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Ex-Christie Allies Appeal Bridgegate Sentences

Two former appointees of New Jersey Gov. Chris Christie who were sentenced to prison last month for planning and carrying out the Bridgegate lane closures have appealed their sentences and the jury verdict to the Third Circuit.

NEWARK, N.J. (CN) – Two former appointees of New Jersey Gov. Chris Christie who were sentenced to prison last month for planning and carrying out the Bridgegate lane closures have appealed their sentences and the jury verdict to the Third Circuit.

Official briefs have not yet been filed, but attorneys for both defendants cried foul several times during the trial about allegedly improper jury instructions that may have all but guaranteed a guilty verdict, also claiming that jurors were allowed to discuss the case outside of official deliberation.

William Baroni Jr. and Bridget Kelly were accused of conspiring in 2013 to shut down two lanes leading onto the George Washington Bridge as political revenge on behalf of their boss, New Jersey Gov. Chris Christie.

During separate sentencing hearings in March, Kelly—who had been a senior staffer in Christie’s office—received 18 months in jail, while Baroni – who was appointed by Christie as deputy executive director at the Port Authority of New York and New Jersey by Christie –  was handed a sentence of two years behind bars.

Both are currently free during the appeal process. They filed notices of their Third Circuit appeals on Monday.

Kelly and Baroni have maintained their innocence, saying the lane shutdown was due to a legitimate traffic study. Kelly said Christie had personally blessed the shutdown weeks before it happened.

They both showed some contrition during their sentencing. Kelly cried before the judge as she apologized for some of the “insensitive and disrespectful” emails she had sent, but afterwards both defendants swore to fight their sentences.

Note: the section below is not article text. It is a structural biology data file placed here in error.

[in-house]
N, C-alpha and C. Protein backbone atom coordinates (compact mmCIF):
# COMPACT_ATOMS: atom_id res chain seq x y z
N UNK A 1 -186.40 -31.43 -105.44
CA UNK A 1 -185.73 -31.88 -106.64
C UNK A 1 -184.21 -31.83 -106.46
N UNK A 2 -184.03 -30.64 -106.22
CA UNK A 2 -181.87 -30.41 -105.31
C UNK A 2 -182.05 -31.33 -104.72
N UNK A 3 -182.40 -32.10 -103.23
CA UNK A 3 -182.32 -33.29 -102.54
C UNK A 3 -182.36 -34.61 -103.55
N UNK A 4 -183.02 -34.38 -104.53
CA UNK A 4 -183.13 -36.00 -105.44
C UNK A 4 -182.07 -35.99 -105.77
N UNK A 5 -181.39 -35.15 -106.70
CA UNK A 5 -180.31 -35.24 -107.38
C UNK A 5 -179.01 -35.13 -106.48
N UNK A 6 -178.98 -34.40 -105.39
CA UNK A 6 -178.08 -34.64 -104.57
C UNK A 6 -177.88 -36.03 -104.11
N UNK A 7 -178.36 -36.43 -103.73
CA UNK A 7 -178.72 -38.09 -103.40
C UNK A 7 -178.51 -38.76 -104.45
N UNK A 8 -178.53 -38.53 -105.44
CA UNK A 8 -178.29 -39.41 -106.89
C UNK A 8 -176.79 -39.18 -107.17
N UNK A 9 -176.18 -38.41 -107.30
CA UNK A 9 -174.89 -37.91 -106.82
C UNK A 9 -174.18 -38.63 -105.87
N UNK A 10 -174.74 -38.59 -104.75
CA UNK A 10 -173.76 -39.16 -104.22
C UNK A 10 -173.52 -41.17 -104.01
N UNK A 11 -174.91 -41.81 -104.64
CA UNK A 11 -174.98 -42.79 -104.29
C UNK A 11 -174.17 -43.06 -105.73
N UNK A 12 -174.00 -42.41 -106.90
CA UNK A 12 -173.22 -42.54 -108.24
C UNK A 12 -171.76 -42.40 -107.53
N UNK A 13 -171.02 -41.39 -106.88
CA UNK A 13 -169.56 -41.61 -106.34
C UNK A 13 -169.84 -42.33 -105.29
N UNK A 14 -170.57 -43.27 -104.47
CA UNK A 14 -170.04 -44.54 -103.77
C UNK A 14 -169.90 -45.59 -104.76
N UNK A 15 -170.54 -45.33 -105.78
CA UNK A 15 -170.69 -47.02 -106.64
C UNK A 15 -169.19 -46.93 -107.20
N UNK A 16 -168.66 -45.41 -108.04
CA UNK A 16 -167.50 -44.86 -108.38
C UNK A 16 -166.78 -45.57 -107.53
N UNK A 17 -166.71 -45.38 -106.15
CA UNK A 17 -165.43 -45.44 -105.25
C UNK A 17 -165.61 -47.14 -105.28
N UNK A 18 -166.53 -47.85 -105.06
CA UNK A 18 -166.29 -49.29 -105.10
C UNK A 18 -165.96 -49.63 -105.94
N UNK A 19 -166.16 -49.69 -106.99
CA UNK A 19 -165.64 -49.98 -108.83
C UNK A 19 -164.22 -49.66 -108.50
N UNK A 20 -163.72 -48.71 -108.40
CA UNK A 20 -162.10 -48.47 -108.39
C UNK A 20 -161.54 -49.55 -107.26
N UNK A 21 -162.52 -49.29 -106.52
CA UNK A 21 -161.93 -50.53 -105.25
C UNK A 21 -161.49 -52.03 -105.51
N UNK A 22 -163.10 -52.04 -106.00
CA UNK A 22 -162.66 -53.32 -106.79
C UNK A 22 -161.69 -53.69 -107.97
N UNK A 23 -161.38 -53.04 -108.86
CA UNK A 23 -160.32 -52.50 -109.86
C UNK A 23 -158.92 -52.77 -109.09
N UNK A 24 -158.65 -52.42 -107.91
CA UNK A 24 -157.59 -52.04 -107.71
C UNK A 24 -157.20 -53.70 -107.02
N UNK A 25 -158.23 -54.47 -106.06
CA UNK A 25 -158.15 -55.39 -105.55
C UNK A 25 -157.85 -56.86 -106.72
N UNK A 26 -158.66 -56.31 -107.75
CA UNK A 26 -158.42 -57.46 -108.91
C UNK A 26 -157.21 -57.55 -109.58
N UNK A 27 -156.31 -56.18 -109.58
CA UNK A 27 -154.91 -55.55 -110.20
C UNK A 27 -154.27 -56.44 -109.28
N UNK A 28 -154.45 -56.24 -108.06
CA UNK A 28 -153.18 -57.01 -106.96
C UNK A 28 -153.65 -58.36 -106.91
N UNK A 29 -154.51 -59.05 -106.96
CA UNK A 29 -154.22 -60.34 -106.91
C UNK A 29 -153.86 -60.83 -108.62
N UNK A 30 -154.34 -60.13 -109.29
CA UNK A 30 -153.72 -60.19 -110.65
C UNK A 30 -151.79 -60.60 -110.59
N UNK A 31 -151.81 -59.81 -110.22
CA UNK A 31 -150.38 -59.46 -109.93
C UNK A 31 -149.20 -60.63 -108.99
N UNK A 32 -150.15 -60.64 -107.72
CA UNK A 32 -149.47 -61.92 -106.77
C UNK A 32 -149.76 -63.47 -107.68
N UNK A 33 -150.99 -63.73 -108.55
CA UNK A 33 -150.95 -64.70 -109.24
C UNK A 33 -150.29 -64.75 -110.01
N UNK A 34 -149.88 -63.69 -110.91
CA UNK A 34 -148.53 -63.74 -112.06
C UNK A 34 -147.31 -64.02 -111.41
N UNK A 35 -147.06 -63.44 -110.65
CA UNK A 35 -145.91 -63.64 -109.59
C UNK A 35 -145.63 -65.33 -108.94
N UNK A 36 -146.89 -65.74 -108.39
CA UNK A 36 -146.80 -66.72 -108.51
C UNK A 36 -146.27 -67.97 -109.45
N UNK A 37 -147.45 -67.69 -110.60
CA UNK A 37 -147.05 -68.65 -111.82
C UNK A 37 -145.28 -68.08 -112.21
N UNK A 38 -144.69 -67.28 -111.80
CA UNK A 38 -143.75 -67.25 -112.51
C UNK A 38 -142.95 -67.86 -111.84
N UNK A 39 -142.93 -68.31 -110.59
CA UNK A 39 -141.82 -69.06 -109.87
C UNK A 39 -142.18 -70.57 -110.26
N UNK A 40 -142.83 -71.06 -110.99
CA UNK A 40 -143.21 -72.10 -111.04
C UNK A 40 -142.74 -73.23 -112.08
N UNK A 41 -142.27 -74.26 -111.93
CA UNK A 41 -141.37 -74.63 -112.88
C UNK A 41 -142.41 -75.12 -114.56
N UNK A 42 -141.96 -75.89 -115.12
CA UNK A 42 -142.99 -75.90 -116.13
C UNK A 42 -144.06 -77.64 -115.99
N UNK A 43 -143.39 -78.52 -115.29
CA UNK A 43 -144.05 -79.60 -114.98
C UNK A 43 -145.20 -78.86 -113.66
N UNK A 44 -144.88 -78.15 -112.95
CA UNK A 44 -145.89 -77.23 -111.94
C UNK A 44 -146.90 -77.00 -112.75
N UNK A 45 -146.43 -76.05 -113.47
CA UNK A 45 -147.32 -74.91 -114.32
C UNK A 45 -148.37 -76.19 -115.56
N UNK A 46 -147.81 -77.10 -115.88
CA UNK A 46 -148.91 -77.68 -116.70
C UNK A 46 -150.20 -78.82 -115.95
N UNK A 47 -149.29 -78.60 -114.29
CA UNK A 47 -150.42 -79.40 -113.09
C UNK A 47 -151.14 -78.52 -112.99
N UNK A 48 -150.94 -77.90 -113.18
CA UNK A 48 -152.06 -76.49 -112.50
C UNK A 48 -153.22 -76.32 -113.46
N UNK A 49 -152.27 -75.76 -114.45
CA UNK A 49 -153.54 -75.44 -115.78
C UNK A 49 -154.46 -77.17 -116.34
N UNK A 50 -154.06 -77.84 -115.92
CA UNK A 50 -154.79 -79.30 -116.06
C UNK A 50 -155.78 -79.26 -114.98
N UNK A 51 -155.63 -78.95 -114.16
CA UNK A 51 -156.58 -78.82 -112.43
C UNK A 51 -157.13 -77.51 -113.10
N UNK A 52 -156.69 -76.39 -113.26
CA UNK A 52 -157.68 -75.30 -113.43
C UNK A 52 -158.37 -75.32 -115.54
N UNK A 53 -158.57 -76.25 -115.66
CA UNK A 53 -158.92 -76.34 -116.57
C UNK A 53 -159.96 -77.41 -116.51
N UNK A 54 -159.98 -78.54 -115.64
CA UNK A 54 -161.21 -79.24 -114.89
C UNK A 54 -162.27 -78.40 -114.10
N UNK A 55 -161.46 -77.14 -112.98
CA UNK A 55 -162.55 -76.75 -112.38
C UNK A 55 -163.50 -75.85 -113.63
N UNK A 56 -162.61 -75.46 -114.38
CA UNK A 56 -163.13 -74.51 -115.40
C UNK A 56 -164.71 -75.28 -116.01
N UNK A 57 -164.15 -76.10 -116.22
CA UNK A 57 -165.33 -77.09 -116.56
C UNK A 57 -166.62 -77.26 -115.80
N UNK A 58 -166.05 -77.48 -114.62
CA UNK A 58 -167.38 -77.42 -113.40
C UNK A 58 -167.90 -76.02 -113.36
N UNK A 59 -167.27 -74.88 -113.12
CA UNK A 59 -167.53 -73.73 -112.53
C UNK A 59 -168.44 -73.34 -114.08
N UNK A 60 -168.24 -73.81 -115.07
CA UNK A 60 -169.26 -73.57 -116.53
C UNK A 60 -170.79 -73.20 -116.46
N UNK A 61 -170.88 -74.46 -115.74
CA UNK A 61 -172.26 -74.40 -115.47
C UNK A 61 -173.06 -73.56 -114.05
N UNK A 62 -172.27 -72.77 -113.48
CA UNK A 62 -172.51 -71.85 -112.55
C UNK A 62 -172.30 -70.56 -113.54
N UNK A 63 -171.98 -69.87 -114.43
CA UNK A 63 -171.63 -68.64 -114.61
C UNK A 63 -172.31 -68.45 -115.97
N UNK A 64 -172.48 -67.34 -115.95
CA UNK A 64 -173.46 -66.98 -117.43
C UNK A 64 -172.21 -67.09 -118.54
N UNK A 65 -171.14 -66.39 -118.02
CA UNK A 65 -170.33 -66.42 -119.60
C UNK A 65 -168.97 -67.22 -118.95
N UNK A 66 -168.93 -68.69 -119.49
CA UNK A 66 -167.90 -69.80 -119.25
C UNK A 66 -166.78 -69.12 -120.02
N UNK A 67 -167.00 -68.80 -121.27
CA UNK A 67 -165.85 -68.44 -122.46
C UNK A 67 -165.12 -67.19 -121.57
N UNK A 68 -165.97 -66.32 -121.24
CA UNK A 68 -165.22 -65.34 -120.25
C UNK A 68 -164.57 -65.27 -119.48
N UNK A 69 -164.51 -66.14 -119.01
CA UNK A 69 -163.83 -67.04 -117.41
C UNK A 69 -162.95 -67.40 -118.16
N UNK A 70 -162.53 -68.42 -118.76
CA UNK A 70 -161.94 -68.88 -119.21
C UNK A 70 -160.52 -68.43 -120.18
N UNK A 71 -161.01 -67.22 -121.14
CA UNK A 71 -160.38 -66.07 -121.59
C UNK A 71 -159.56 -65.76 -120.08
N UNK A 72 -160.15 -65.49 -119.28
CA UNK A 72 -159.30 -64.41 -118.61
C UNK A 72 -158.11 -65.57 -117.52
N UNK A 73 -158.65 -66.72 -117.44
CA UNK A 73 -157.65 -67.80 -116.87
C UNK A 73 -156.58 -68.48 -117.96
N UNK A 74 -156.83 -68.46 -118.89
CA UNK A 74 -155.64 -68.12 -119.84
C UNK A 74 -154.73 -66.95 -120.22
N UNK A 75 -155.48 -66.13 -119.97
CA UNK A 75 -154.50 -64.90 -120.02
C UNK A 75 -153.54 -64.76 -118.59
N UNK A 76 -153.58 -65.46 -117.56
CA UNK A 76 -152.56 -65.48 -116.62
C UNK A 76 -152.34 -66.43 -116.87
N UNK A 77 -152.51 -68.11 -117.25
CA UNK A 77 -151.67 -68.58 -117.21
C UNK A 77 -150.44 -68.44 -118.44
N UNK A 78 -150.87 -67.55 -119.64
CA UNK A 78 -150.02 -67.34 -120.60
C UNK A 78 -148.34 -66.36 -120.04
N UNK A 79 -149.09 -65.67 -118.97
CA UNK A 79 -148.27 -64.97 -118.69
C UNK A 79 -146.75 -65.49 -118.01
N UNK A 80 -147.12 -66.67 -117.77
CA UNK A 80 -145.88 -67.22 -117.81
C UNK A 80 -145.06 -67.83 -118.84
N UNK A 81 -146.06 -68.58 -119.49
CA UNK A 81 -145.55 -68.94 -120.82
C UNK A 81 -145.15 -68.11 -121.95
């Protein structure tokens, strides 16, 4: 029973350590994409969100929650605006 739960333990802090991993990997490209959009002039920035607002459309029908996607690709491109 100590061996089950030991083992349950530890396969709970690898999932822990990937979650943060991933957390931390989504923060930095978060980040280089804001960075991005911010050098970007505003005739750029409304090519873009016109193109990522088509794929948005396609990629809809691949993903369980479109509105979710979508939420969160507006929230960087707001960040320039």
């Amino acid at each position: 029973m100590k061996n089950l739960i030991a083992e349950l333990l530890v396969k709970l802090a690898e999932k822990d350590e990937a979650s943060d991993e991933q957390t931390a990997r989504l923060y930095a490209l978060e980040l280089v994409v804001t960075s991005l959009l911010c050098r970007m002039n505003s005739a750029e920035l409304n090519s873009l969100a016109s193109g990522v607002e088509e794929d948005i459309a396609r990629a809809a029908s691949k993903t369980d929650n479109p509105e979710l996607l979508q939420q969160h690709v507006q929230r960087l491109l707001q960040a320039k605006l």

In a brief statement before reporters outside the courthouse, Kelly had said that “the fight is far from over” and she would not become a scapegoat.

On the advice of counsel, Baroni gave no statement after his sentencing hearing.

At the conclusion of a seven-week trial in late 2016, a jury found the two found guilty of all nine charges against them, which included conspiracy to misuse government property and resources. Kelly and Baroni faced up to 20 years in prison, though prosecutors recommended sentences of 37 to 46 months.

In a presentencing report, prosecutors said Kelly and Baroni should both receive a “meaningful term” behind bars. In particular, prosecutors stressed that the court should consider how their “perjurious trial testimony reflects on their character” during sentencing.

“Baroni and Kelly violated the oath they took before the court by lying over and over again, despite risking additional criminal sanction,” the 55-page brief stated. “They demonstrated no appreciation of the wrongfulness of their conduct.”

The Bridgegate scandal broke open in early 2014 after emails and texts between Kelly, Baroni, and David Wildstein—another Christie appointee to the Port Authority—were made public. The most infamous of those emails was one from Kelly in which she told Wildstein in August 2013 that it was “time for some traffic problems in Fort Lee.”

Those communications showed that multiple senior staffers in Christie’s office knew about the four-day shutdown of two lanes leading onto the George Washington Bridge.

They also hinted that the shutdown, which led to massive traffic in the small town of Fort Lee, was political payback by Christie against the town’s mayor, Mark Sokolich, who had declined to endorse Christie for governor.

Wildstein, who was the government’s star witness after pleading guilty, faces as much as 15 years behind bars, though the sentencing judge may reduce his sentence in exchange for his cooperation with prosecutors. His sentencing hearing has not yet been scheduled.

Kelly and Baroni both claimed during jury deliberations and after the verdict was handed down that U.S. District Judge Susan Wigenton all but guaranteed a guilty verdict when she ruled jurors hearing the case could decide only that the 2013 lane shutdown had been simply a misuse of government resources and not motivated by political payback.

“From the start, punishment of Mayor Sokolich has been the cornerstone of the government’s case,” Kelly’s attorney Michael Critchley wrote in court papers. He noted that the original proposed jury instructions referenced the alleged political payback and that the government’s opening statement referenced punishment at least 18 times.

“Suddenly, punishment morphed into motive, which did not need to be proven at all.”

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